As far back as I can remember, I always wanted to be a Christian screenwriter.
Two years ago, God came to me in a dream with a pitch for a beautiful Christian film. The story centered on a boy and his dog and their incredibly wholesome bond. It featured pure characters and tackled such timeless themes as love, friendship, and forgiveness.
When I awoke, I immediately went to work on bringing God’s movie pitch to life. After six days of drafting, I had a completed screenplay. I titled it, A Boy and His Dog: An Unbreakable Bond.
With the Lord by my side, I booked a flight with Judah 1 airlines and flew out to Hollywood in search of a buyer. Unfortunately, I soon discovered that Tinseltown had a very anti-Christian agenda. After receiving multiple rejections, I was beginning to doubt that God’s screenplay would ever see the light of day.
Veering close to bankruptcy, I did something truly sinful. I took a copy-editing job at a pornographic, multimedia website called Feed the Snake.
The experience was nothing short of humiliating. Seated at the bottom of a corporate ladder covered in lubricant, I would receive urgent grammatical inquiries from the copywriters, many of whom also served as the onscreen talent. A career lowlight was being asked if the word “cum-dumpster” should be hyphenated.
The onscreen talent eventually grew tired of summarizing their performances. Around this time, it was suggested that I be promoted to lead copywriter. To prove my writing prowess, I was tasked with composing a catchy tagline to advertise an upcoming scene centered on incest.
Mortified at the prospect of falling further down this immoral rabbit hole of smut, I went out of my way to construct the lamest tagline imaginable:
“Mike thinks Rachel can get it, but Rachel is… HIS SISTER?!?”
In a surprise twist, my supervisors loved it, and I was promoted on the spot.
Naturally, I was devastated.
As a copywriter, I was tasked with summarizing the events of a pornographic scene using two hundred colorful descriptors or less. In total, I’ve watched over six hundred hours of Feed the Snake content. Thanks to this job, I know the names of more pornstars than U.S. Presidents.
Due to the overexposure, I quickly grew accustomed to the smut. However, I always found the poor plotting and sacrilegious dialogue to be insufferable.
One day, I submitted a scene summary suggesting viewers watch along without the aid of sound. This did not bode well with my supervisors, who retaliated with the following ultimatum: submit a feature-length script of my own that is warmly received, or lose my job.
I was at a crossroads. On the one hand, I hated this job, so the possibility of getting canned was tempting. On the other hand, I couldn’t survive financially without it.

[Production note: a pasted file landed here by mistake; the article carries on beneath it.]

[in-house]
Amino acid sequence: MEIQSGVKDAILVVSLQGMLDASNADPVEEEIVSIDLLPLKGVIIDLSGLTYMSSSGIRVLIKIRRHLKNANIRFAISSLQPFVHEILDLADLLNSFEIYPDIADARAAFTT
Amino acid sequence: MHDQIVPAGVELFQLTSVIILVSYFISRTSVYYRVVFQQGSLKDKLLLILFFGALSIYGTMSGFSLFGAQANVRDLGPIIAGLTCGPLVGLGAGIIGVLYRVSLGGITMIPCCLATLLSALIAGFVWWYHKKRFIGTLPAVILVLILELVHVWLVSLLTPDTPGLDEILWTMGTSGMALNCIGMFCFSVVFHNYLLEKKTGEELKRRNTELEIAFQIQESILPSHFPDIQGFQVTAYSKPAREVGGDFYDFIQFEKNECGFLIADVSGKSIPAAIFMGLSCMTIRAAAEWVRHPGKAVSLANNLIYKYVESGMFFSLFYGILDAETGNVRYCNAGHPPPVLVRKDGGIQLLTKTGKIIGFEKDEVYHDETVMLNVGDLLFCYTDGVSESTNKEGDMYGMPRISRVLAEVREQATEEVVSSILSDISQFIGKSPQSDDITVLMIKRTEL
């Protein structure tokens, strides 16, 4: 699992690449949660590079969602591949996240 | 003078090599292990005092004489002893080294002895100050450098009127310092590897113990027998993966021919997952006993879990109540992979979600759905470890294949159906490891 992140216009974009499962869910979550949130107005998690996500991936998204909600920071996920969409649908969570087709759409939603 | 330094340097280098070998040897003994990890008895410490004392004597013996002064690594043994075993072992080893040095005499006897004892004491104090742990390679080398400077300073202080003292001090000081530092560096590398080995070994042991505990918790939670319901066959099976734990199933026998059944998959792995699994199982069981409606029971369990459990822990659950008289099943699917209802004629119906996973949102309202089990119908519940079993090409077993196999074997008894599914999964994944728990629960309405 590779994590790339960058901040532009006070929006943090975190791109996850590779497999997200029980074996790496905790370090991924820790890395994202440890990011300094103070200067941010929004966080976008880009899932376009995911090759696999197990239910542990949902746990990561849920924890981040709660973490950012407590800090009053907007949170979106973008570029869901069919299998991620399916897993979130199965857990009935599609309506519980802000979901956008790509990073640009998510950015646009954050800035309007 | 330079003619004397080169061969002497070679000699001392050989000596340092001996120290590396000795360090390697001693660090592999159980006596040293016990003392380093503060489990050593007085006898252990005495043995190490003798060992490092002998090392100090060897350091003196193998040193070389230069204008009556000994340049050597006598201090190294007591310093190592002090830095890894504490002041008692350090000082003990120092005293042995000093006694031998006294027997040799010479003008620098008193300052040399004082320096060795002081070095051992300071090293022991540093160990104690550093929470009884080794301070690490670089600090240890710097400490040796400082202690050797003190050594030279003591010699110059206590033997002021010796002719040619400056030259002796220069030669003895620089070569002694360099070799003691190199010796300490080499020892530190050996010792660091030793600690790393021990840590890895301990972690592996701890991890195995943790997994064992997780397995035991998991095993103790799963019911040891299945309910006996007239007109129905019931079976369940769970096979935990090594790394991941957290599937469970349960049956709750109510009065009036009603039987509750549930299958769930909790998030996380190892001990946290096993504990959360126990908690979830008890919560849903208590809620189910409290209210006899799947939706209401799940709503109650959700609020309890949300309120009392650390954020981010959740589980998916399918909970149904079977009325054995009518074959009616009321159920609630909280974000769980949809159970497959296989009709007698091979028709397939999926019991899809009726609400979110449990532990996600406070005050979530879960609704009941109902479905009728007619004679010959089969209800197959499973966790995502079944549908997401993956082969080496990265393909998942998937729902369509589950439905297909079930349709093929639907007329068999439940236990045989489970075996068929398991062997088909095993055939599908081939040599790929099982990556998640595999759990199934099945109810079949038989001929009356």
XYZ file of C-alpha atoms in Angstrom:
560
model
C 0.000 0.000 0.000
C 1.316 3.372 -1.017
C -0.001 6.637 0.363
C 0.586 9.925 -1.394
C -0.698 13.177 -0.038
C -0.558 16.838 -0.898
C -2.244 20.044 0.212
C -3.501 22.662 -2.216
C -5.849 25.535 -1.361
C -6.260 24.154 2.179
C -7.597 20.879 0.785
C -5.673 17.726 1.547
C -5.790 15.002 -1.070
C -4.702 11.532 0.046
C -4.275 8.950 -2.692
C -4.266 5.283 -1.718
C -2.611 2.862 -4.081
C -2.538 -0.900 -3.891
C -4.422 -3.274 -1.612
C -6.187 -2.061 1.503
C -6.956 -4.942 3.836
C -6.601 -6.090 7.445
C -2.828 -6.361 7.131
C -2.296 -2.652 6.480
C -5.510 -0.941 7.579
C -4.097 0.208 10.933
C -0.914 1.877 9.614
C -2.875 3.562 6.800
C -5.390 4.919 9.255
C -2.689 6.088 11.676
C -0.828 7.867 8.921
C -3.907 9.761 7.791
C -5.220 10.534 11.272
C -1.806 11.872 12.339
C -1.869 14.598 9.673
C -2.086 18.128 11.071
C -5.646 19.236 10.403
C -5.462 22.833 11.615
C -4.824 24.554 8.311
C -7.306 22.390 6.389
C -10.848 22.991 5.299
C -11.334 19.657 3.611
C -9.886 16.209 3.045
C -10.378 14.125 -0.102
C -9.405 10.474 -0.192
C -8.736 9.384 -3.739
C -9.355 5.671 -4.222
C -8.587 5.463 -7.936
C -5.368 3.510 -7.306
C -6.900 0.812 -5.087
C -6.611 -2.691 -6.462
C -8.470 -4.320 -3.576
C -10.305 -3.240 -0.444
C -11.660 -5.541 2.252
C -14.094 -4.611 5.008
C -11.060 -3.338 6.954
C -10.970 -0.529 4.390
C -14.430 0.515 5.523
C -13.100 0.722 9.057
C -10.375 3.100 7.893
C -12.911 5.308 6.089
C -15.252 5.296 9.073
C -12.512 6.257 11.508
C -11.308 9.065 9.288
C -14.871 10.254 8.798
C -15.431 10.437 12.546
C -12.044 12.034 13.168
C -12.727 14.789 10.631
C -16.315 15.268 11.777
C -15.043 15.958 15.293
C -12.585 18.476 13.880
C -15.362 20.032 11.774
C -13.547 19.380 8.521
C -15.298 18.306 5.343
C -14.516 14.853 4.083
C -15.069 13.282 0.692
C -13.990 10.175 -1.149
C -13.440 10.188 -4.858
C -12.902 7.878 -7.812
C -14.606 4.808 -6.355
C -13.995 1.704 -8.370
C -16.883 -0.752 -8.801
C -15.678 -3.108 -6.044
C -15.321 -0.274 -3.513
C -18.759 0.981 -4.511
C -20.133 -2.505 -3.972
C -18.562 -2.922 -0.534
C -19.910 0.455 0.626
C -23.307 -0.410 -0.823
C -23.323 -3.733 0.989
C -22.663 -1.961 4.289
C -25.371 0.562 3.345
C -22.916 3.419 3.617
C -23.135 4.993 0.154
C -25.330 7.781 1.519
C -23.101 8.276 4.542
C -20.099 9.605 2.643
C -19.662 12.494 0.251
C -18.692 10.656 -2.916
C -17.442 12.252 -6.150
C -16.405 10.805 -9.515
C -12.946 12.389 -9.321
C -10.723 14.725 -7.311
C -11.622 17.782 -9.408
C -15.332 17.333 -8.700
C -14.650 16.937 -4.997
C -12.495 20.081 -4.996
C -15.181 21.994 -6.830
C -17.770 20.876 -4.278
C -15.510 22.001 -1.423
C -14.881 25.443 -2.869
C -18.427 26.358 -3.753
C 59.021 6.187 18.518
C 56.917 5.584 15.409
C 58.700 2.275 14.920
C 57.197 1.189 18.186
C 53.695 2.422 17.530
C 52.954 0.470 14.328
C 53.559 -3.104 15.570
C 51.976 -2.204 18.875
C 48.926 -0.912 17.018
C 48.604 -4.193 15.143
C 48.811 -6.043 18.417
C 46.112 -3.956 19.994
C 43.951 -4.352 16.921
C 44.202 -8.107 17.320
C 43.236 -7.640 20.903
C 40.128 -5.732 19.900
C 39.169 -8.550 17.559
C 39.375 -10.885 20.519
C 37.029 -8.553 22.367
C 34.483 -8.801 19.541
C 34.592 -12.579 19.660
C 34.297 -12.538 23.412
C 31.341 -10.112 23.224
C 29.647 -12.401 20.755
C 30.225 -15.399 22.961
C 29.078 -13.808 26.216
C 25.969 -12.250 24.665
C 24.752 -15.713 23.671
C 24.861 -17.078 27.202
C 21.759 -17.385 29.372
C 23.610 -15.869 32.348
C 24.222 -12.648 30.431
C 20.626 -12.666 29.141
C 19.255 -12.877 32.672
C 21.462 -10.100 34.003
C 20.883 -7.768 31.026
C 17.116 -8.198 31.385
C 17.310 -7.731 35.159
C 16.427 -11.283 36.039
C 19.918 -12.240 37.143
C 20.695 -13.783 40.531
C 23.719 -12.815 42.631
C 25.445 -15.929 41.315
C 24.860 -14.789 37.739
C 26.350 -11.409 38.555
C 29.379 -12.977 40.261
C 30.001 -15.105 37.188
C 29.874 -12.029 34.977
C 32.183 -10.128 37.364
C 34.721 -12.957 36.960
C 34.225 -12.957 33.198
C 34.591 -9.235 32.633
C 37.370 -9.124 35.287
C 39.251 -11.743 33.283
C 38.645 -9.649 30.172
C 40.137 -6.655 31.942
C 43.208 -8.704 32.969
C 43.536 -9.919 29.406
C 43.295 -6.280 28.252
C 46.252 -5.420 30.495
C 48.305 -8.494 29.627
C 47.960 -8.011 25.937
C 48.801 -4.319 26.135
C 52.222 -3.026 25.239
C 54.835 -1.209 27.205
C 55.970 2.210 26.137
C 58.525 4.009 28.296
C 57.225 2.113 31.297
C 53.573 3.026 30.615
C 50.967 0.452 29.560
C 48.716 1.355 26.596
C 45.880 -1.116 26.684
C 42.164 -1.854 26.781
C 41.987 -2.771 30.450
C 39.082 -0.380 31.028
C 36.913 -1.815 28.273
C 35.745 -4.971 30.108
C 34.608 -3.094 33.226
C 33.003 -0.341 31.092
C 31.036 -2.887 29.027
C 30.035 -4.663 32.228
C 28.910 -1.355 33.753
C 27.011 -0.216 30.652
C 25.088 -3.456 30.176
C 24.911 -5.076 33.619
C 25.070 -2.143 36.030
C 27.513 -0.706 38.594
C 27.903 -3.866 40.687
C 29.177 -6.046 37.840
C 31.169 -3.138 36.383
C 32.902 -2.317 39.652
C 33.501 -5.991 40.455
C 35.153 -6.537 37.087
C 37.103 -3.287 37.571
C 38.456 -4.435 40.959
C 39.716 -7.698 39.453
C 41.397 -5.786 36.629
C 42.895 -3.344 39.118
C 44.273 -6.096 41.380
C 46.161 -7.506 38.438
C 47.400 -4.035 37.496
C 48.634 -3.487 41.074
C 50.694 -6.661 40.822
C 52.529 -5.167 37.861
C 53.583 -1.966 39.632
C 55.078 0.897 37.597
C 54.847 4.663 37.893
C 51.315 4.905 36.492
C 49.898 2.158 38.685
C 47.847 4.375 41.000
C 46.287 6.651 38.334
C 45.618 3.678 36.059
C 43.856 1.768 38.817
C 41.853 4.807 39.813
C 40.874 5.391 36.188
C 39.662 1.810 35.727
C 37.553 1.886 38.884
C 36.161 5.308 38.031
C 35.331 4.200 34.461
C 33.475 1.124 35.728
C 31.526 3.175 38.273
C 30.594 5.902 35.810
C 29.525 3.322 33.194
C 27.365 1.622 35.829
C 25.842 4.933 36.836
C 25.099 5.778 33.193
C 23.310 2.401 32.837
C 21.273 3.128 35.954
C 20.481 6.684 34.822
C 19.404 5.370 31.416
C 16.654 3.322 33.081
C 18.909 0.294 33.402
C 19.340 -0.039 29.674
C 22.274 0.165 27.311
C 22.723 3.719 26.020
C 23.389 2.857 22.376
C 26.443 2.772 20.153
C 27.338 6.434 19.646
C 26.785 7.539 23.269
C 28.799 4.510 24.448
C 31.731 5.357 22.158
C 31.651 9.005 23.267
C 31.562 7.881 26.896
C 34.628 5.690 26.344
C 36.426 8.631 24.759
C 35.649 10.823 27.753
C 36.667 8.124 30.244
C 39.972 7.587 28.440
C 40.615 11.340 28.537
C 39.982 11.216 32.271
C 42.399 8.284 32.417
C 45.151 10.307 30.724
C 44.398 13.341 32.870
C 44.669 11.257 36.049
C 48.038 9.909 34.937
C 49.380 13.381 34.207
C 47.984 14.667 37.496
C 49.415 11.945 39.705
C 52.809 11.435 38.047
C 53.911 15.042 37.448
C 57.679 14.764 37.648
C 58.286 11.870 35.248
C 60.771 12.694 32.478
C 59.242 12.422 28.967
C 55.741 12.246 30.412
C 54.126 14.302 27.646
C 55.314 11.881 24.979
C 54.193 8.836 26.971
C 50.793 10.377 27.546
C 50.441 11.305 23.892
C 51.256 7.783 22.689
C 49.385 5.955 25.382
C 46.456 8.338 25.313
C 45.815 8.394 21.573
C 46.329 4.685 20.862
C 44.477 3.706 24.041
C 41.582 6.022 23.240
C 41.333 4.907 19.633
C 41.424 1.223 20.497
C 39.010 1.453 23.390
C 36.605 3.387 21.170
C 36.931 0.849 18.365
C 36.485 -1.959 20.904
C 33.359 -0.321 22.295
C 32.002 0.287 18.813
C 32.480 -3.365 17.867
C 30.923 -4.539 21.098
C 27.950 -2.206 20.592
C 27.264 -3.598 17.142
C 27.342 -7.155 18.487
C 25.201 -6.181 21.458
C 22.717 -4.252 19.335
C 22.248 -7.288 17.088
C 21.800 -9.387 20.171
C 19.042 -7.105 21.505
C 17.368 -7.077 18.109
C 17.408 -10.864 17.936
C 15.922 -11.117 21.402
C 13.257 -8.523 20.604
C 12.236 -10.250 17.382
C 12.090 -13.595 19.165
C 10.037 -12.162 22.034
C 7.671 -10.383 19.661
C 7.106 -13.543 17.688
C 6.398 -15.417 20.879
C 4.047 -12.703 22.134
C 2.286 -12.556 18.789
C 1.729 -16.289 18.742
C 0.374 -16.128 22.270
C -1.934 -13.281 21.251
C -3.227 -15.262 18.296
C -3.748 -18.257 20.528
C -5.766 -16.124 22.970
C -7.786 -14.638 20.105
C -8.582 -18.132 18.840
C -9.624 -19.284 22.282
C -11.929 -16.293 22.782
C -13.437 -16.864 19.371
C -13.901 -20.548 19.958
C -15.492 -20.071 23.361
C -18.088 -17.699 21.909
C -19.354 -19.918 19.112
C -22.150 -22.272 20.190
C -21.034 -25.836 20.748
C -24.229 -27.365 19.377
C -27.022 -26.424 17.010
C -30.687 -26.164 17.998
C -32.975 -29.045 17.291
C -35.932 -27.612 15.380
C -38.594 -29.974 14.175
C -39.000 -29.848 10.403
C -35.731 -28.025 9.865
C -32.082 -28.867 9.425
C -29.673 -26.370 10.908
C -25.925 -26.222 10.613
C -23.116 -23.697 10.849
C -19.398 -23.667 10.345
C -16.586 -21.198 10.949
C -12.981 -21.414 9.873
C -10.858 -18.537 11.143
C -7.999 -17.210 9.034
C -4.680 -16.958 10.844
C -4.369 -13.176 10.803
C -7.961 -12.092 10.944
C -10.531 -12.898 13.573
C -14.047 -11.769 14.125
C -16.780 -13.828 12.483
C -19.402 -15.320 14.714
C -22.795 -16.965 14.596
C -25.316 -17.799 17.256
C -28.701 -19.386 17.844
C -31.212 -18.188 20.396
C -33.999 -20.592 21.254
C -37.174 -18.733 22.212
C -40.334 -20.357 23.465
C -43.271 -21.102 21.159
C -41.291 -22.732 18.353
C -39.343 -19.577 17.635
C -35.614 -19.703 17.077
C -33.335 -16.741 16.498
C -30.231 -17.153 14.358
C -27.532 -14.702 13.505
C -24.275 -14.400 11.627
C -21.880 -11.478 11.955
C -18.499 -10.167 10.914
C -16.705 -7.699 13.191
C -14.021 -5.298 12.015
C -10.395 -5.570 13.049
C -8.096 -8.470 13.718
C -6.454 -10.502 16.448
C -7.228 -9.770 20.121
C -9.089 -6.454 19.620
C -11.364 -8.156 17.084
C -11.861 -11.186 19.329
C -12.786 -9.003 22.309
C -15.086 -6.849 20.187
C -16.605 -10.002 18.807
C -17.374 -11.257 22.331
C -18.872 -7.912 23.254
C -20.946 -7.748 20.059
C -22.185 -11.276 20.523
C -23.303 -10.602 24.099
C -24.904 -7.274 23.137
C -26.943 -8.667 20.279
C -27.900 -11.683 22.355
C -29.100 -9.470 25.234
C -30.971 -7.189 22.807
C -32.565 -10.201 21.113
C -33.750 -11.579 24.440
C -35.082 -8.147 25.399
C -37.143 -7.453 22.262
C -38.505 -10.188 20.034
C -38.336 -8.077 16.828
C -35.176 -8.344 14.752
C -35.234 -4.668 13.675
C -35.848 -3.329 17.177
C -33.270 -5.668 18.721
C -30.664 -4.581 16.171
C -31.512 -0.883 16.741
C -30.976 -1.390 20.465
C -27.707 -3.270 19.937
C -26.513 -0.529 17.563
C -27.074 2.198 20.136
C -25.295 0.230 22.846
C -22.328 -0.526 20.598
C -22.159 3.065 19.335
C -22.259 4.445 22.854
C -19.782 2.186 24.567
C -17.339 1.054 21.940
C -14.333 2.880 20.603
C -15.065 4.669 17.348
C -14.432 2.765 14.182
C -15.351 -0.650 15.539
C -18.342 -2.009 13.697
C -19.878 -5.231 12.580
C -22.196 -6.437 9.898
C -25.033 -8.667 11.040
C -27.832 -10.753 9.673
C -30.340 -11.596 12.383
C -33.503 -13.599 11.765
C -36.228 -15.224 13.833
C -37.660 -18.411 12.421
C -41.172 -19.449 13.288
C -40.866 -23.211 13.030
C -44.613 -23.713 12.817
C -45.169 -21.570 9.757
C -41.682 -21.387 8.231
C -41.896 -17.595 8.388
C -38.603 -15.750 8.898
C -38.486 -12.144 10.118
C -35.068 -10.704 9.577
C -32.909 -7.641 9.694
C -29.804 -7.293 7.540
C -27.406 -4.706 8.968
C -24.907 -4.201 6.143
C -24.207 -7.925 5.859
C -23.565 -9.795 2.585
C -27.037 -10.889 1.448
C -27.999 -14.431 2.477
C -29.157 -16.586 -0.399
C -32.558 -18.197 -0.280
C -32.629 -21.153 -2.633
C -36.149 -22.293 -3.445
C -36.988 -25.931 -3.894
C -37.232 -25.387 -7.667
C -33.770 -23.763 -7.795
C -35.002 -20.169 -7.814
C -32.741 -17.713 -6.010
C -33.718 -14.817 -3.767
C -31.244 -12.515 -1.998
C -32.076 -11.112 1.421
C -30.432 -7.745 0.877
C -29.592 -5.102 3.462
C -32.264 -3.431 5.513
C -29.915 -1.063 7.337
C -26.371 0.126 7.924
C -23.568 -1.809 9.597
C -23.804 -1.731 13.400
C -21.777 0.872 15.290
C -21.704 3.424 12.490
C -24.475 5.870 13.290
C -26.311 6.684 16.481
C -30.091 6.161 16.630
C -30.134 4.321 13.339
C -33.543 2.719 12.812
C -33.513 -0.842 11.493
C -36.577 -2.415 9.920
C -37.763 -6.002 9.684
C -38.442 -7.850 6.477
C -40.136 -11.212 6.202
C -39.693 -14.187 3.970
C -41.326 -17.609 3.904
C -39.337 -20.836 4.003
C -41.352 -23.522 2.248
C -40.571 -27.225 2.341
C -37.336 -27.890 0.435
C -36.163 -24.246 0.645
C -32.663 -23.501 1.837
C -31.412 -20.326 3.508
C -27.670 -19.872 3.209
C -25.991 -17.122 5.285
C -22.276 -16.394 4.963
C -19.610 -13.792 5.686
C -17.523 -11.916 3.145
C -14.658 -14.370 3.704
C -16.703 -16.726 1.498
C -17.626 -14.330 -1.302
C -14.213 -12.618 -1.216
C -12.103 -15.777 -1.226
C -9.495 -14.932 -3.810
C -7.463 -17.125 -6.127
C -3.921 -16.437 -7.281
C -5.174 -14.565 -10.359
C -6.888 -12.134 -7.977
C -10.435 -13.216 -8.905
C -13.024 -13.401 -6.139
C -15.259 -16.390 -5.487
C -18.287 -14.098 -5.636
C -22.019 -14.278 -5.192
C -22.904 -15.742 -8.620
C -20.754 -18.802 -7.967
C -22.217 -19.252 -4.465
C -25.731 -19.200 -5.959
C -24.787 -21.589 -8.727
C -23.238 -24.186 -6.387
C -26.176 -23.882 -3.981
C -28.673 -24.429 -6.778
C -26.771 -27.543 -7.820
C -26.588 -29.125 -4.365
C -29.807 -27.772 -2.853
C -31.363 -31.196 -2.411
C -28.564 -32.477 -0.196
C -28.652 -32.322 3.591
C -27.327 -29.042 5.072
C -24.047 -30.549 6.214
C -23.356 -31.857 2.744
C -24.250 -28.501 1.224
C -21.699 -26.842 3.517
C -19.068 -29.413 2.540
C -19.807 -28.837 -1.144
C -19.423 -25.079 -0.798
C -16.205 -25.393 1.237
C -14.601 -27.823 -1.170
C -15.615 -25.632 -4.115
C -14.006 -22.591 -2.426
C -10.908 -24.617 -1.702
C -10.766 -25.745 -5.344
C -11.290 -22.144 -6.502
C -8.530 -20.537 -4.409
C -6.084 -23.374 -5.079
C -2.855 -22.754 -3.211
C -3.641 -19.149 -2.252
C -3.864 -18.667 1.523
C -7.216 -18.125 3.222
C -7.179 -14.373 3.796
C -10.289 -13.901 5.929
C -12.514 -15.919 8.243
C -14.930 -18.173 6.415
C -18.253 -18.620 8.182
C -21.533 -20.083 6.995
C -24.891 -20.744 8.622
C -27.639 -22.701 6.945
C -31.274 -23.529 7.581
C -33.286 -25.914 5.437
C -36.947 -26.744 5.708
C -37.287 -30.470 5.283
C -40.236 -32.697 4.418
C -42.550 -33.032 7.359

Searching for answers, I wandered into a church located on Sunset Boulevard. Upon explaining my dilemma to a priest, I was berated without remorse, and shortly thereafter, thrown out of the sanctuary. In hindsight, perhaps I should’ve known better.
Picking myself up from the concrete sidewalk, I caught a glimpse of the historical Hollywood sign shrouded behind a dense cloud of smog. The sinful haze of Tinseltown had kept me from bestowing God’s virtuous screenplay to the world for far too long. Going forward, I knew what I had to do.
Within an email, I attached God’s rejected screenplay, A Boy and His Dog: An Unbreakable Bond, and submitted it to my supervisors. When I awoke the next day, I was expecting to read an angry reply message. Instead, I was greeted with the following email:
“This is genius! Your story is going to take Feed the Snake in an entirely new direction. We’ll have to take some creative liberties, but rest assured your vision will remain intact.”
I was baffled. A Boy and His Dog: An Unbreakable Bond was far too wholesome to have any value within the pornographic industry. My eyes kept hovering over the words “creative liberties.”
In one week, I received a follow-up email containing a plot synopsis and a hyperlink. The synopsis read:
“This summer, playtime is about to get ruff. Johnny Sins is a Boy. Lana Rhoades is a Dog. Feed the Snake proudly presents: A Boy and His Dog: An Unbreakable Bond.”
Slightly nauseous, I clicked the hyperlink, which redirected me to the feature presentation.
It soon became evident what my supervisors meant by creative liberties.
During a particularly intense bonding scene between the titular boy and his dog, something beautiful happened: I recognized the heart of God’s story. The inclusion of hardcore sex scenes was undeniably apparent, but the Lord’s vision remained intact, just as my supervisors had promised. When the credits rolled, I found myself in tears, overcome with joy.
Several months passed. A Boy and His Dog: An Unbreakable Bond won six AVN awards, including best screenplay and best adult film. Following this success, I was promoted to lead screenwriter at Feed the Snake. Additionally, the church on Sunset Boulevard welcomed me back with open arms after I made a generous cash donation.
To this day, graphic sexual content is shoehorned into my wholesome scripts. However, I’m not bothered by this compromise. After years of struggling to make headway, I was finally a bona fide Christian screenwriter, and I owed it all to God and pornography.
Preconceived negativity nearly blinded me from realizing the positives of a rather unusual situation. The lesson: keep an open mind, and the Lord will guide you through the smog.